Visit Your Local PBS Station PBS Home PBS Home Programs A-Z TV Schedules Watch Video Donate Shop PBS Search PBS

SUPPORT PROVIDED BY

Support ANTIQUES ROADSHOW by supporting public television! Give Today
  • ON TV
  • ON TOUR
  • WATCH ONLINE
  • WEB EXCLUSIVES
  • RESOURCES
  • SHOP
  • The Roadshow Archive

    Meiji Period Namikawa School Cloisonné Vase

    Appraised Value:

    $15,000 - $25,000

    Appraised on: June 17, 2006

    Appraised in: Tucson, Arizona

    Appraised by: Dessa Goddard

    Category: Asian Arts

    Episode Info: Tucson, Hour 2 (#1108)

    Originally Aired: February 19, 2007

    slideshow IMAGE: 1 of 2 Next 

    More Like This:

    Form: Vessel
    Material: Cloisonn, Landscape
    Period / Style: Meiji
    Value Range: $15,000 - $25,000

    Related Links:

    Cloisonné (What's That You Say?)
    More on this beautiful but little-known art form

    Understanding Our Appraisals
    Useful tips to keep in mind when watching ANTIQUES ROADSHOW

    Comment

    Appraisal Video: ()

    appraiser

    Appraised By:

    Dessa Goddard
    Asian Arts

    Bonhams & Butterfields, SF

    Appraisal Transcript:
    GUEST: I was traveling in England in 1969, and my wife and I are antique buffs. And we were fortunate enough to run across this piece at a dealer in Burnley, England, and I liked it. My wife thought it was actually porcelain, and I said, "No, it's cloisonné." She said, "No, it looks like porcelain," and I said, "No, it's cloisonné." And I won.

    APPRAISER: (laughing): That's great. Well, do you know how old this piece is?

    GUEST: I was told it's approximately 100 to 110 years old.

    APPRAISER: That's about right. You know, when I saw you in line, I got really excited because this is a potentially wonderful research project. Until the Meiji Period, cloisonné was made in Japan, but it was at the beginning of the Meiji Period, from 1868 onward, when Japan opened to the West, that, really, the golden age of cloisonné enamel began. And two of the greatest artists in this period were unrelated, but shared the same surname: Namikawa Yasuyuki and Namikawa Sosuke. Now, Namikawa Yasuyuki founded a cloisonné factory in 1871 in Kyoto, and worked with a German scientist in order to perfect the problems that they were encountering in cloisonné, which, you can see fantastic results on this piece. They learned how to do broad expanses of cloisonné enamel without wires, so that it lay flat on the surface, and also to create a painterly technique, as we see in this wonderful landscape of boats and pavilions and pines and waterway, depicted throughout this marvelous vessel. So Namikawa Yasuyuki was famous for his scientific innovations in that area, and also in fine-wire cloisonné as we see in this brocade band up here... throughout the top, these marvelous dragons... and the depictions and the lines delineating this landscape decoration. Now, Namikawa Sosuke was famous for his wireless technique. And the real question I'm confronting is, is it Sosuke or is it Yasuyuki? What did you pay for this piece?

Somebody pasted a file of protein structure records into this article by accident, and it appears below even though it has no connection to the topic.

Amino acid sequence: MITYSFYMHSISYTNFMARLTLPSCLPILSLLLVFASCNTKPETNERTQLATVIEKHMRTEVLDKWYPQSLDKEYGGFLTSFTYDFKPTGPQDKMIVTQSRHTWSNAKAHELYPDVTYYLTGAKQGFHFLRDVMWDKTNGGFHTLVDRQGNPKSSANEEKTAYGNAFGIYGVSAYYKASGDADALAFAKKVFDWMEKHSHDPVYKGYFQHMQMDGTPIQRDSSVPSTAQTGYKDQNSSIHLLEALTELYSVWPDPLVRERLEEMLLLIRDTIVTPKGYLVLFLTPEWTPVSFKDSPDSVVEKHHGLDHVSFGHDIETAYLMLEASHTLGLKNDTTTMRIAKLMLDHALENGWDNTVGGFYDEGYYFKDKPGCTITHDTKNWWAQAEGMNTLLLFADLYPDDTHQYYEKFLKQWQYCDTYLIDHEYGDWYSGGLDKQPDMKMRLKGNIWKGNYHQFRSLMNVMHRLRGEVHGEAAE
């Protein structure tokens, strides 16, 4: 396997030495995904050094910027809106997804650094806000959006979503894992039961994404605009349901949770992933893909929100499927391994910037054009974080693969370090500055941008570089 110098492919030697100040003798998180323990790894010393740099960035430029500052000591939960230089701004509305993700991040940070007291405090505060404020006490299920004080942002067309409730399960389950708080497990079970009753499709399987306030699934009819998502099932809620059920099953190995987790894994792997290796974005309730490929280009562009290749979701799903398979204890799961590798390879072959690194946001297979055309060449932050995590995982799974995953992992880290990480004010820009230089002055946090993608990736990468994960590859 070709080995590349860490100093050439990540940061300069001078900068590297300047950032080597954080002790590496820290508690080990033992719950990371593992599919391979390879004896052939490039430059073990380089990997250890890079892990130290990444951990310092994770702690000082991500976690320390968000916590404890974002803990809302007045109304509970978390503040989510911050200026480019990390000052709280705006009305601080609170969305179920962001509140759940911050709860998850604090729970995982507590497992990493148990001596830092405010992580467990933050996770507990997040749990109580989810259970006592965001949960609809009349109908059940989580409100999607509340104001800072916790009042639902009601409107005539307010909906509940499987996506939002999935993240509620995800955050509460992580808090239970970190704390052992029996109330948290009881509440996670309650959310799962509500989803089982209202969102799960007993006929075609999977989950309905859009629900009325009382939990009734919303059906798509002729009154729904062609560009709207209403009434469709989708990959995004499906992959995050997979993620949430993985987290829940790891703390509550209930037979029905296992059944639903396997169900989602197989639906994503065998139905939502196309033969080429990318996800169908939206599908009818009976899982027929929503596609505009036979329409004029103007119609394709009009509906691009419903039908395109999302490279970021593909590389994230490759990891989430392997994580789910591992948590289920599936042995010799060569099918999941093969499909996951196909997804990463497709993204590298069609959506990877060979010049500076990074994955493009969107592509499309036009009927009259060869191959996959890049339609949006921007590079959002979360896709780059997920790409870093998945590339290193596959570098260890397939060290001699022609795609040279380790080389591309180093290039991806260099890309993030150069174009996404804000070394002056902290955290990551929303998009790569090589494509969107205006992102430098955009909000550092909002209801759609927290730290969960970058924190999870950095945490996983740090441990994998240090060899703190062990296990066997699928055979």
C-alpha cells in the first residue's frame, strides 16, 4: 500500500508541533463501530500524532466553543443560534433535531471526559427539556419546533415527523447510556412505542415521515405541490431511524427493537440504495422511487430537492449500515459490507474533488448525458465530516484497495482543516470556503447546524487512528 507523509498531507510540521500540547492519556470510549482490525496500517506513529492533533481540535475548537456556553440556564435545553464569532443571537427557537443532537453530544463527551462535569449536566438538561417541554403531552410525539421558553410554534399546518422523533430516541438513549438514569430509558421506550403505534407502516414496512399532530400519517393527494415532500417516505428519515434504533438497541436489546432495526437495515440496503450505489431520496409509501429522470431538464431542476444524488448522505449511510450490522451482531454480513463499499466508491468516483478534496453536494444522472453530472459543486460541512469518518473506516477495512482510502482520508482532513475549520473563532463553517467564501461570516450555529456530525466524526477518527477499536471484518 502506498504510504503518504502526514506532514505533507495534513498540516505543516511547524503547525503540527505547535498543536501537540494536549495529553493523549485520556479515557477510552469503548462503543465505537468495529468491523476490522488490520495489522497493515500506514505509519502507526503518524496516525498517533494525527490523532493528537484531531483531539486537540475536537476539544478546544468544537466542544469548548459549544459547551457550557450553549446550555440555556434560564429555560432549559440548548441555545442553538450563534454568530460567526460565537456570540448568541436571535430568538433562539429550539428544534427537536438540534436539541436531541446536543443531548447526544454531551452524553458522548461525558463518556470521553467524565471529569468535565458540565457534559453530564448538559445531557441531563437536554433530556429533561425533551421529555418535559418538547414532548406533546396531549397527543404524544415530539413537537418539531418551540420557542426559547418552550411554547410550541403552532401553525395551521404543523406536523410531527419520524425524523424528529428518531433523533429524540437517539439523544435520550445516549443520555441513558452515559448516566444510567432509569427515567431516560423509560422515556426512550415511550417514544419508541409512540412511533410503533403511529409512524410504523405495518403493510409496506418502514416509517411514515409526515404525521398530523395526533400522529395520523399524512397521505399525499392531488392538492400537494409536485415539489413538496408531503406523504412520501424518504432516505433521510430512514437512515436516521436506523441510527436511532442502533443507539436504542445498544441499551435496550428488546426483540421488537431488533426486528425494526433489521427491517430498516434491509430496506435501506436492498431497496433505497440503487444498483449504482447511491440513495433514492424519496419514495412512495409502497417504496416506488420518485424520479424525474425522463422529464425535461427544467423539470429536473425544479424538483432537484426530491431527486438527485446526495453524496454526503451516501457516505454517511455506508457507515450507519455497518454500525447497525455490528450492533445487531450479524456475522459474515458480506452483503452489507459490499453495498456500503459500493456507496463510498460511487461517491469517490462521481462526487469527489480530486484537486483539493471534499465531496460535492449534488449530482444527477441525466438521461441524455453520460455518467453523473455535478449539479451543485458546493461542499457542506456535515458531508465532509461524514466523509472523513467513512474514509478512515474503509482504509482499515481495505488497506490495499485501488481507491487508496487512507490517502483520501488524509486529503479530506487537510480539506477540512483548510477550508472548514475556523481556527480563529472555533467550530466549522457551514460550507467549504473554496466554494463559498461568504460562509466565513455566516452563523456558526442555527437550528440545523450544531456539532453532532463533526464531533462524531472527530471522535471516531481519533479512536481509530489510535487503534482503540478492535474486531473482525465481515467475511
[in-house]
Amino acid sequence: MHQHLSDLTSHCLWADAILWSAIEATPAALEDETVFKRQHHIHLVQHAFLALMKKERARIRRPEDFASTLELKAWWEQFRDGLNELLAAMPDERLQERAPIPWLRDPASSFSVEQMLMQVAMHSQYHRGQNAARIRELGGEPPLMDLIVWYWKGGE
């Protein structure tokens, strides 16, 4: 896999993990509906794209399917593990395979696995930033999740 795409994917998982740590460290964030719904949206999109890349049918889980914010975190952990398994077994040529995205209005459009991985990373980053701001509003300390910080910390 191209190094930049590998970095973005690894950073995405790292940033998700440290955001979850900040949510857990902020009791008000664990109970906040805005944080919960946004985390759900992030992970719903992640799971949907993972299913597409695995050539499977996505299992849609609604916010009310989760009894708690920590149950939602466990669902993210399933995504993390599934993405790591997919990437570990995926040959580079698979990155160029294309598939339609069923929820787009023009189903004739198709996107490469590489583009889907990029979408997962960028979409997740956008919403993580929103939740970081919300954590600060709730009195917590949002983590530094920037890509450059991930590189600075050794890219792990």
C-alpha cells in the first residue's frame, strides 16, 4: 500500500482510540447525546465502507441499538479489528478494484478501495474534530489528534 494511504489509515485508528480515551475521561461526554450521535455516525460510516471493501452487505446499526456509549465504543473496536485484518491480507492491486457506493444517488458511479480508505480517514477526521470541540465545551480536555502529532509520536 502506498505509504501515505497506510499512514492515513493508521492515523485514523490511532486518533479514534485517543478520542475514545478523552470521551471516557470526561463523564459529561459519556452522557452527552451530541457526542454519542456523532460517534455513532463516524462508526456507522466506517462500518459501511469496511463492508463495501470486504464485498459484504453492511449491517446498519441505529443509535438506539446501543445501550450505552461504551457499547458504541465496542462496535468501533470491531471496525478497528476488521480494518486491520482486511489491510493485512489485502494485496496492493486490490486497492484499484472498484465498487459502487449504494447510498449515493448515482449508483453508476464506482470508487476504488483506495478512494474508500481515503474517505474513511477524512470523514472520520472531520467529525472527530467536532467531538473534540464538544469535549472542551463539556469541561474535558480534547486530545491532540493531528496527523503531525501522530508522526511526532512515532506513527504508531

GUEST: Well, my wife was fighting with me because she thought I paid too much. I paid $125 for it.

    APPRAISER: Currently, I would put an auction estimate of between $15,000 to $25,000 on this piece.

    GUEST: I guess my investment was well... ventured.

    APPRAISER: It's a marvelous example and a wonderful, wonderful potential lost piece.

    GUEST: Thank you very, very much.

    APPRAISER: Thank you. Thank you.



    WGBH This website is produced for PBS Online by WGBH Boston. ©1997-2014 WGBH Educational Foundation.
    ANTIQUES ROADSHOW is a trademark of the BBC and is produced for PBS by WGBH under license from BBC Worldwide.
    WGBH and PBS are not responsible for the content of websites linked to or from ANTIQUES ROADSHOW Online.
    PBS is a 501(c)(3) not-for-profit organization.

    ROADSHOW on Facebook ROADSHOW Tweets ROADSHOW on YouTube